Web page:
We want to provide all young people with a curriculum that prepares them to succeed in modern Britain. That is why I want to make sure that sex and relationship education really is fit for the world that children live in today. I agree that we need to look again at how schools deliver high-quality and age-appropriate sex and relationship education. We are carefully considering all the options, including updating our guidance, and I shall provide an update shortly.
The Women and Equalities Committee has recommended that the Government amend the “Keeping children safe in education” guidance to include the issue of sexual harassment and sexual violence in schools. When do the Government plan to release the updated guidance, and will they consult the specialists working in the field of sexual harassment and violence against women and girls?
I agree that we need look at ensuring how this guidance is brought up to date. From my perspective, the key is making sure that our young people have the right information and get the right advice, and that through this guidance and the quality of teaching in schools we produce the right attitudes for the young generation growing up in our country. The hon. Lady is absolutely right to highlight the need to get that done effectively; that is precisely what I intend to do.
The Select Committee report to which the hon. Member for Lewisham, Deptford (Vicky Foxcroft) referred uncovered a shocking truth—that most girls in secondary education have experienced physical or verbal sexual abuse. Four Select Committees are now calling for sex and relationship education to be made compulsory. What more evidence is the Minister looking for?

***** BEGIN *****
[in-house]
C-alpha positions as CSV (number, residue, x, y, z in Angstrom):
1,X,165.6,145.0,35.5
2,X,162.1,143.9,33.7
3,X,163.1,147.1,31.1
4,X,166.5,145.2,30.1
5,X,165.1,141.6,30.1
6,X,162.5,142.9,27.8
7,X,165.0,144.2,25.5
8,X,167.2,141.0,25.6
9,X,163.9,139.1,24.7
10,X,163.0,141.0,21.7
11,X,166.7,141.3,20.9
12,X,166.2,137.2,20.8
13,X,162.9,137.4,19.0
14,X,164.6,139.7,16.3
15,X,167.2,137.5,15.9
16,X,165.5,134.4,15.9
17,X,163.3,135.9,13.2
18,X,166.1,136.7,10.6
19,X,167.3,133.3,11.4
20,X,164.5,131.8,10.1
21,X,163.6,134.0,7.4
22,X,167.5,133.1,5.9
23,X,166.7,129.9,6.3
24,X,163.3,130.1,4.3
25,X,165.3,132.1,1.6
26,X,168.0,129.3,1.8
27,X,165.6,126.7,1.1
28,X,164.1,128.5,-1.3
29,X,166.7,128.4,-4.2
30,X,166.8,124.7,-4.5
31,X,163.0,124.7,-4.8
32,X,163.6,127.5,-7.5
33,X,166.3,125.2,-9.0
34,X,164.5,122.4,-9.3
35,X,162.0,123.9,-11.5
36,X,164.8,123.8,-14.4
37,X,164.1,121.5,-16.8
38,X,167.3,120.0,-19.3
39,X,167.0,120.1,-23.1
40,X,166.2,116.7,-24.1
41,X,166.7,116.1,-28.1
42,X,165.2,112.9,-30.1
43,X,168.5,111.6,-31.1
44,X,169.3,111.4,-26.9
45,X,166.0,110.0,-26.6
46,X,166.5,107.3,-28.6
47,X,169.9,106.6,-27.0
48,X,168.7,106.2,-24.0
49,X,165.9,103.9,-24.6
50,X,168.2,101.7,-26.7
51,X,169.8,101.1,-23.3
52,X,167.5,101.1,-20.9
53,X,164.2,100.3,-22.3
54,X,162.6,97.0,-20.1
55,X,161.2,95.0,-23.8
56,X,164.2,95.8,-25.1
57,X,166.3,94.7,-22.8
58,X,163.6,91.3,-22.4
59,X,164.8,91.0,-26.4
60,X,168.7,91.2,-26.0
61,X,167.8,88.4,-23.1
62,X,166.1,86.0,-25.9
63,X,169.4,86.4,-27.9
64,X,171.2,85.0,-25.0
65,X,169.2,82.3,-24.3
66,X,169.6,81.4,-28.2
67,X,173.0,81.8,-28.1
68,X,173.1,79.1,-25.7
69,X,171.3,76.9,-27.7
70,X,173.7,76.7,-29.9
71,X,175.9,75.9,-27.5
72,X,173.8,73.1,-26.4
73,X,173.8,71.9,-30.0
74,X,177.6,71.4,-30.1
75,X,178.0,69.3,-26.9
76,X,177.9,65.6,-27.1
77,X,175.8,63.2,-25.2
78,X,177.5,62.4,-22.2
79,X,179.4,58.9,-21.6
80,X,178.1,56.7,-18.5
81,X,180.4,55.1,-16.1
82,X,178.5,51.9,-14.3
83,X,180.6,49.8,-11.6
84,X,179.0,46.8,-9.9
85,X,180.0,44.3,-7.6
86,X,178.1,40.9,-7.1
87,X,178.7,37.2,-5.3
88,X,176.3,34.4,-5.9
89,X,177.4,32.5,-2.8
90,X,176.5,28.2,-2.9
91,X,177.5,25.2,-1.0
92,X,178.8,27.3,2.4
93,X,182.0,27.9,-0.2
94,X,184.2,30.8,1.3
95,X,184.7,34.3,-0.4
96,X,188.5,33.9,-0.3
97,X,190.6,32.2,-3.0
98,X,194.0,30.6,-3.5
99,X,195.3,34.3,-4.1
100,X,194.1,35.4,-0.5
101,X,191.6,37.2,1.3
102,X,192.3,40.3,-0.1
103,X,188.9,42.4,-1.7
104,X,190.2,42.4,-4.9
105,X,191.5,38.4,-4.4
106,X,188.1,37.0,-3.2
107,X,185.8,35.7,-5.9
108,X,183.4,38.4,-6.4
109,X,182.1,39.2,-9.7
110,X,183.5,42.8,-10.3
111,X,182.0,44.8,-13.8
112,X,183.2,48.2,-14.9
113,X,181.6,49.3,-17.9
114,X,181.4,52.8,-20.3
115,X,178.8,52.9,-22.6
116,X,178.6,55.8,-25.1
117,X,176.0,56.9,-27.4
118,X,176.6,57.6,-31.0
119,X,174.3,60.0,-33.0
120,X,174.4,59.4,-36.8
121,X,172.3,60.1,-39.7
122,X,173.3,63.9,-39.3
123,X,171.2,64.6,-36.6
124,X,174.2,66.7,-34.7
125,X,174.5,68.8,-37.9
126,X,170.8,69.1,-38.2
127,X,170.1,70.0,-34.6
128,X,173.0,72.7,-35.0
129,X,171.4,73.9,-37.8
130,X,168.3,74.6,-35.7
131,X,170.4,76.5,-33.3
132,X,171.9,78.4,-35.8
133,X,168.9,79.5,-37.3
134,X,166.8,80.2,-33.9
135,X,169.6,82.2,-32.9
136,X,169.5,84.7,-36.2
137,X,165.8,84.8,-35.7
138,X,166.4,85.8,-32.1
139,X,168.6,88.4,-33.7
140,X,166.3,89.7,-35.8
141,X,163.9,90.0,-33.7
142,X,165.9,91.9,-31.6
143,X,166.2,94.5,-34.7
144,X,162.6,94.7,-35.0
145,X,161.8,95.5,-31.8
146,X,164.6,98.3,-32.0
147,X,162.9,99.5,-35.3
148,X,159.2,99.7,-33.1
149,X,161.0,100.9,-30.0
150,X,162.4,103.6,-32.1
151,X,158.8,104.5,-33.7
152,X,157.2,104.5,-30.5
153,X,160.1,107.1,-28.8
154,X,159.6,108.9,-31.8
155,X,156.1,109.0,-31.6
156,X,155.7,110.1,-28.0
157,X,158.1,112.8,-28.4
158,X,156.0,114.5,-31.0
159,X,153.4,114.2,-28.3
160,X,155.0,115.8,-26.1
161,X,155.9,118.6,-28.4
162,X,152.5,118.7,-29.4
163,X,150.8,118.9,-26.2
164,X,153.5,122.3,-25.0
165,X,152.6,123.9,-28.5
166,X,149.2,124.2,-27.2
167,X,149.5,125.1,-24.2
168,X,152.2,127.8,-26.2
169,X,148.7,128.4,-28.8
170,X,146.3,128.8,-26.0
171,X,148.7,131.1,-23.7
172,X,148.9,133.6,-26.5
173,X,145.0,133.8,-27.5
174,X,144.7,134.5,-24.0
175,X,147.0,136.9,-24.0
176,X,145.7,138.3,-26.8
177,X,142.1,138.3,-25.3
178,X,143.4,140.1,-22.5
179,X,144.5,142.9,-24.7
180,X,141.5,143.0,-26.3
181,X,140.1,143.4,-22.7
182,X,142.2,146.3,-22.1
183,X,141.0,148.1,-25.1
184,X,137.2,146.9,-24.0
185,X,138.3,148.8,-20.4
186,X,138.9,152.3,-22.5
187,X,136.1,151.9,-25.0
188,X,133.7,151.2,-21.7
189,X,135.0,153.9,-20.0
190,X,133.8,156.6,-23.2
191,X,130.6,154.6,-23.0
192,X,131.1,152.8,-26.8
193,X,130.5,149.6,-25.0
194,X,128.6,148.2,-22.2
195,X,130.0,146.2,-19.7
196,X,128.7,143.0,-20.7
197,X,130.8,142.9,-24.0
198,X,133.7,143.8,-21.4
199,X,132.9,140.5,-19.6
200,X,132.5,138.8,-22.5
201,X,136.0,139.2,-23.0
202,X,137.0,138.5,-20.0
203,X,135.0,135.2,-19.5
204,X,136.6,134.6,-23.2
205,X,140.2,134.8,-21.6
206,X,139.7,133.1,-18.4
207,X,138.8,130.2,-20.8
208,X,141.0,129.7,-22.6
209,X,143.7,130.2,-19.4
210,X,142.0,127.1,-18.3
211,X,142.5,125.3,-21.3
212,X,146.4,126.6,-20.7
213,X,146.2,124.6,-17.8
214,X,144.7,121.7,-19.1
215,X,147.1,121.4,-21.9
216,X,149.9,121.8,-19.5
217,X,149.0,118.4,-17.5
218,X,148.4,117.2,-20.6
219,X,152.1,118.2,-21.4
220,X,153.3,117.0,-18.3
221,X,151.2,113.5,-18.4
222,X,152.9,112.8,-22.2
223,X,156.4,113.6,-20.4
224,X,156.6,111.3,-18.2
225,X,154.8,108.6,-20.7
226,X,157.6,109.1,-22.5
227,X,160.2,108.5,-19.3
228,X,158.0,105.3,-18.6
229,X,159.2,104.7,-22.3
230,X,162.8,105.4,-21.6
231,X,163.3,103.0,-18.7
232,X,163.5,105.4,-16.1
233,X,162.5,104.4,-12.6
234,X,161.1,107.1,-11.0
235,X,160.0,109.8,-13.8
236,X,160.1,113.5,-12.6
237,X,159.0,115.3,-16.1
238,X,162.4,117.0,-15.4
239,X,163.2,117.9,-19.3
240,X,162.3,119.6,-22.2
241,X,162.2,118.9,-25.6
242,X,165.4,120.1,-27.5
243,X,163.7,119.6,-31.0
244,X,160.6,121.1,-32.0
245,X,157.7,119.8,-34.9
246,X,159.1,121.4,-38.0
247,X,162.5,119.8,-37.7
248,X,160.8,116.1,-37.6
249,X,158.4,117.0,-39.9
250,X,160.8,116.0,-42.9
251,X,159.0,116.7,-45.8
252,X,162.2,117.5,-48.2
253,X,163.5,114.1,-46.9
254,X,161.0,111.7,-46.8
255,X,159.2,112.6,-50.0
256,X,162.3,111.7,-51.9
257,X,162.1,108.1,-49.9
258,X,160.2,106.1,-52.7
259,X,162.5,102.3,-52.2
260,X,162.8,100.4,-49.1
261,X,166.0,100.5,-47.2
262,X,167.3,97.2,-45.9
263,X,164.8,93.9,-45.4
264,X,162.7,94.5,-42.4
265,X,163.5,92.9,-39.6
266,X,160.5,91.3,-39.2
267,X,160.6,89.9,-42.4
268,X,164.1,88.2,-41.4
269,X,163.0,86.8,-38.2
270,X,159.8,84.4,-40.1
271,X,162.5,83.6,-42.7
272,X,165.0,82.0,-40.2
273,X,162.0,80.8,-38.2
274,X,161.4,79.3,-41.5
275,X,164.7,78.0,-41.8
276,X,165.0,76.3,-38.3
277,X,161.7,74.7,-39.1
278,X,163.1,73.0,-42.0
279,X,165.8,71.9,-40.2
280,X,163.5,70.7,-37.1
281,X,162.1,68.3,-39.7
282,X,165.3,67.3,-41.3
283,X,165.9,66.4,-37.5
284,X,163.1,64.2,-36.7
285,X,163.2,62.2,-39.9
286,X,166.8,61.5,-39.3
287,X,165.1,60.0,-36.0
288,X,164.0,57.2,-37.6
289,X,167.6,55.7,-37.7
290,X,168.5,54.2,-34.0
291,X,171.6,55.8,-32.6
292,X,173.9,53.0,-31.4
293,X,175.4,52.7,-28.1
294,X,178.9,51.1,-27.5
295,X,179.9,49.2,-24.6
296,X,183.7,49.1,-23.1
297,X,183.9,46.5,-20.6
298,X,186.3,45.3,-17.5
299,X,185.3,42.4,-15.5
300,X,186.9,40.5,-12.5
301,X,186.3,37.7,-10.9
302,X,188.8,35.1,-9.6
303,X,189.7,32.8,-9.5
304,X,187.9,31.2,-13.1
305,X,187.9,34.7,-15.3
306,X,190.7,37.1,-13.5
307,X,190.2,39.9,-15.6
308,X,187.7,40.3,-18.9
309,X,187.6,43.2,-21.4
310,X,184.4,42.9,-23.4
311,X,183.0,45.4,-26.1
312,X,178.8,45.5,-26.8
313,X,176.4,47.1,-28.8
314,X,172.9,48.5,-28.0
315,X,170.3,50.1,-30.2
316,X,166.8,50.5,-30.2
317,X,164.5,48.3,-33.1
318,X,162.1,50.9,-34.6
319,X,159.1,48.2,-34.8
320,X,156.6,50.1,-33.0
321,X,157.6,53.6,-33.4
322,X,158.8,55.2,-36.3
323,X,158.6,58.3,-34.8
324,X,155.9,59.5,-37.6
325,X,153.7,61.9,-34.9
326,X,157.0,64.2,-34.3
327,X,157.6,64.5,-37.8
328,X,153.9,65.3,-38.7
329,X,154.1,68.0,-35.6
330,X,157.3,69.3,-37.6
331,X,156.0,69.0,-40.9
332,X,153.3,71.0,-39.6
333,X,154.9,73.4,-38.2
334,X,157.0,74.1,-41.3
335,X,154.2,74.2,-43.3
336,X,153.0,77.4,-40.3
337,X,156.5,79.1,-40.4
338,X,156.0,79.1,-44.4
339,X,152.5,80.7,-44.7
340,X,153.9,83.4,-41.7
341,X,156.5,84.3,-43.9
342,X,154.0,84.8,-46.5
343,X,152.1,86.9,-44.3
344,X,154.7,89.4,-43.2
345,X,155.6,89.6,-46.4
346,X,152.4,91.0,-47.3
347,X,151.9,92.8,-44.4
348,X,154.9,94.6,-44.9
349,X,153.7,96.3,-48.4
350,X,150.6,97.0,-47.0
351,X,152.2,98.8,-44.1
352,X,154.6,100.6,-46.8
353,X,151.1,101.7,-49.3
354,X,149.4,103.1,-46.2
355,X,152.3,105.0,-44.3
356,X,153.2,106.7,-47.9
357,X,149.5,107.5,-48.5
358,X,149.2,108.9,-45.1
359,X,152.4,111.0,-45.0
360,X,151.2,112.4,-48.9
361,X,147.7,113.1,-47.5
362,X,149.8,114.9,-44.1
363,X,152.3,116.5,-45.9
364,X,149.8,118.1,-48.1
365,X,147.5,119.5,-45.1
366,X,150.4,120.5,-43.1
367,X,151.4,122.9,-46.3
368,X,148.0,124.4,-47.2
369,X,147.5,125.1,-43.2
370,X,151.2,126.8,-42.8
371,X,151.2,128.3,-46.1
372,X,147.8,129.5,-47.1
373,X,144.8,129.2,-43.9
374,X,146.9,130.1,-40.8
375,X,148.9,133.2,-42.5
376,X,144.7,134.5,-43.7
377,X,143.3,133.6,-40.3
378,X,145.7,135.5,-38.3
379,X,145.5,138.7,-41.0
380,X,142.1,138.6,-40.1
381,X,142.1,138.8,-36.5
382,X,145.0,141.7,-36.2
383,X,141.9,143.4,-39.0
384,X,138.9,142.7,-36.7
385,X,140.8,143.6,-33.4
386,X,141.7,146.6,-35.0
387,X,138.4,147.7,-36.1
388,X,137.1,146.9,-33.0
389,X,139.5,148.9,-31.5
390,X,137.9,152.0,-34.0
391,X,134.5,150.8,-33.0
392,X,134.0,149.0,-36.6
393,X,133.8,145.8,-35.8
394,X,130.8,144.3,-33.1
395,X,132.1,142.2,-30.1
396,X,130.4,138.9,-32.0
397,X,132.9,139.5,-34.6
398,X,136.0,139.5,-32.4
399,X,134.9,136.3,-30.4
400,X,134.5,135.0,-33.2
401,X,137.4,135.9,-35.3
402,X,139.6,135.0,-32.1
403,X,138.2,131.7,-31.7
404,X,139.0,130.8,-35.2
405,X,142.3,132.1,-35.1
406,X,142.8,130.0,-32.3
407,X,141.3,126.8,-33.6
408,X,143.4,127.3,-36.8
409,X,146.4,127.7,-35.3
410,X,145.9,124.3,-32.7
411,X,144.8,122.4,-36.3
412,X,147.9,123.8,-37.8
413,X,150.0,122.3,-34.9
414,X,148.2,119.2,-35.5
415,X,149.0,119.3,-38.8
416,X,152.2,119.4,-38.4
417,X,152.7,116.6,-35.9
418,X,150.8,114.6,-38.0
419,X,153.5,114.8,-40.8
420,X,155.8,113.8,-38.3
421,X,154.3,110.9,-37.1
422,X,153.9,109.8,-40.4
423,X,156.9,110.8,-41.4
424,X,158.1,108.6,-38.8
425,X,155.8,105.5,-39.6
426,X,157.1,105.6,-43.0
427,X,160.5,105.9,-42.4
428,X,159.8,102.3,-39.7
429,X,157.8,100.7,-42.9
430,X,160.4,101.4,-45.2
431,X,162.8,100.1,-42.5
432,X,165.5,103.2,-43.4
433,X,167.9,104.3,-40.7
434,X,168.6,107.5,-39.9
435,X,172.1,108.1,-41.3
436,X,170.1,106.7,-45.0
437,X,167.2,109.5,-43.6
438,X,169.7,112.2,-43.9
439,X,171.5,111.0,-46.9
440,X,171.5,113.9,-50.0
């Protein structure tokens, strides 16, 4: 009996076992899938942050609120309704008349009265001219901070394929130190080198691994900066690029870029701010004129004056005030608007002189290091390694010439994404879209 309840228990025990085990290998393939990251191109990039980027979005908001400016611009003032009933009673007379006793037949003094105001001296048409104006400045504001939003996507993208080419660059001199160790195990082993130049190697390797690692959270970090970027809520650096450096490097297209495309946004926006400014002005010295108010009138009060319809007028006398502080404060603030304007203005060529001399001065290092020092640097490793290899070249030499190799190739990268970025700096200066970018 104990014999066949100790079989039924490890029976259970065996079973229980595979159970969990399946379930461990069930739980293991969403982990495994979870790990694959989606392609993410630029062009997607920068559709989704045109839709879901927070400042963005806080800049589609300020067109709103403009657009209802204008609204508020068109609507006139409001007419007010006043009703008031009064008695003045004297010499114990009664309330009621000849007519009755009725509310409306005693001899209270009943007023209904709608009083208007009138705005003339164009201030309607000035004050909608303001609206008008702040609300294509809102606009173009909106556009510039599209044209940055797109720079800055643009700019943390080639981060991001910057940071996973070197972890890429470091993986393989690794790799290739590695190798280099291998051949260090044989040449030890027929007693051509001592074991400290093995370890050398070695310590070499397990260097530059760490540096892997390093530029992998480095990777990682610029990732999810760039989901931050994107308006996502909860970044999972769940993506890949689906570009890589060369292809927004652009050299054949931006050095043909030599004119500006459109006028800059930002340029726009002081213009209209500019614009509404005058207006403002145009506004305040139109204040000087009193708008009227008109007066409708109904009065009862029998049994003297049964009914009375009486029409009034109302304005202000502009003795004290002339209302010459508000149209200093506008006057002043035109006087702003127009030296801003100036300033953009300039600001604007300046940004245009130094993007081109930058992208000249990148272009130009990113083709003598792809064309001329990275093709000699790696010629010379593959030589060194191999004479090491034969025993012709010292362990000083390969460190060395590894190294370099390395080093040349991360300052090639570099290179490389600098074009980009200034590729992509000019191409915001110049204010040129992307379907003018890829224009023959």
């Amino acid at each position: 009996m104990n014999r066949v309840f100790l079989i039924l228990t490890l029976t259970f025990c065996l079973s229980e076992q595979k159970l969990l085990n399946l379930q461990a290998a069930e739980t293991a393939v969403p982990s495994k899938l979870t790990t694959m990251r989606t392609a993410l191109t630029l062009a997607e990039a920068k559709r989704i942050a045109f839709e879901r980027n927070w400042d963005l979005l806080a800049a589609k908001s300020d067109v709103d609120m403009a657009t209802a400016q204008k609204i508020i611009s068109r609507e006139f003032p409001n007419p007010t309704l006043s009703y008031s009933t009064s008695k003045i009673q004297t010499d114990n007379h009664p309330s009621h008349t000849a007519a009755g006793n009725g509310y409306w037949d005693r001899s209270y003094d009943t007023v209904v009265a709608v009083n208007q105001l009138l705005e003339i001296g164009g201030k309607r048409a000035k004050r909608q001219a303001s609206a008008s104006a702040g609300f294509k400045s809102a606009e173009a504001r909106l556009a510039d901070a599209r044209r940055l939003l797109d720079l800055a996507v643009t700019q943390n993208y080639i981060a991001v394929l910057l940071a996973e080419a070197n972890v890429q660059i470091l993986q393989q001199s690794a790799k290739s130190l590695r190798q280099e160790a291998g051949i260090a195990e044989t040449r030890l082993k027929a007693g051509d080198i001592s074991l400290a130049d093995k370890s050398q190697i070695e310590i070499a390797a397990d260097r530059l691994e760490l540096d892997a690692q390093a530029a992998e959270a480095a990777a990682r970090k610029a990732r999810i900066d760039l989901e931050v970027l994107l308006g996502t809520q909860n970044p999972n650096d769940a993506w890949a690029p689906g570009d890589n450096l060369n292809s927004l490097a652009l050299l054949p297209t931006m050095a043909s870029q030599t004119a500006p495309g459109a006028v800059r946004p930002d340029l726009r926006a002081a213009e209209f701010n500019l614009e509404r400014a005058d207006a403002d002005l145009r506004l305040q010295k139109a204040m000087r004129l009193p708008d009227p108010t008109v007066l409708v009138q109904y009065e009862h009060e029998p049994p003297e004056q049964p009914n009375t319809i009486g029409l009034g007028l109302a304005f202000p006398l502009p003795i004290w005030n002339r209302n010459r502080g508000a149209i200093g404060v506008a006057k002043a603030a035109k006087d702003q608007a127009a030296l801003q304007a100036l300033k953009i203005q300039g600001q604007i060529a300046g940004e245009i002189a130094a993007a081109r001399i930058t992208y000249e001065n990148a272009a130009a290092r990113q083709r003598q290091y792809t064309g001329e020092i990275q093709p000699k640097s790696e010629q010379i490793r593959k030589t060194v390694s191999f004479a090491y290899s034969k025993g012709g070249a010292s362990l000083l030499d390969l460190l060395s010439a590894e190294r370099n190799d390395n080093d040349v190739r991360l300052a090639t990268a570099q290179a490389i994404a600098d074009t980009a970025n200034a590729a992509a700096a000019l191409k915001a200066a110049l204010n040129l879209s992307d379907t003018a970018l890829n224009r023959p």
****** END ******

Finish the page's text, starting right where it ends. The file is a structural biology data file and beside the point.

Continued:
I do not disagree with my right hon. Friend’s point. The Women and Equalities Committee report was an excellent one, to which we shall shortly respond. I have spoken about the nature of what we need to look at, and there are also questions such as what sex and relationship education comprises and how it can be taught at a high quality. As my right hon. Friend suggests, where it is taught and the breadth of schools in which we expect it to be taught are also relevant questions. About nine out of 10 secondary school teachers say that they have seen children bullied on sexual harassment grounds, which is totally unacceptable. We need to make sure that we take the next steps forward through a thoughtful and measured approach that responds to today’s world.
I would like to thank all the women, parliamentarians and campaigners who come before us to get equality and justice in this country. I am sure that we all want to take that forward.
As do the men.
Good. The Minister for Women and Equalities has an admirable record of supporting sex and relationship education, and I welcome her comments today. Giving all children good-quality education in respect of themselves and others and encouraging healthy friendships is the cornerstone of preventing abuse, hate crime, intolerance and relationship violence. This approach is supported by five Select Committees and all the leading charities. When will the Minister introduce sex and relationship education for all children from key stage 1—regardless of where they are educated?
I welcome the hon. Lady to her new role, particularly as she is the MP who represents my home town of Rotherham. The different ages at which children need to start understanding relationships means that what we teach in schools must be age-appropriate. Of course, SRE is mandatory in all secondary schools. Primary schools have more flexibility, but the hon. Lady is right to emphasise that if we want to get this right, we need to start at an early age so that children can understand relationships with one another.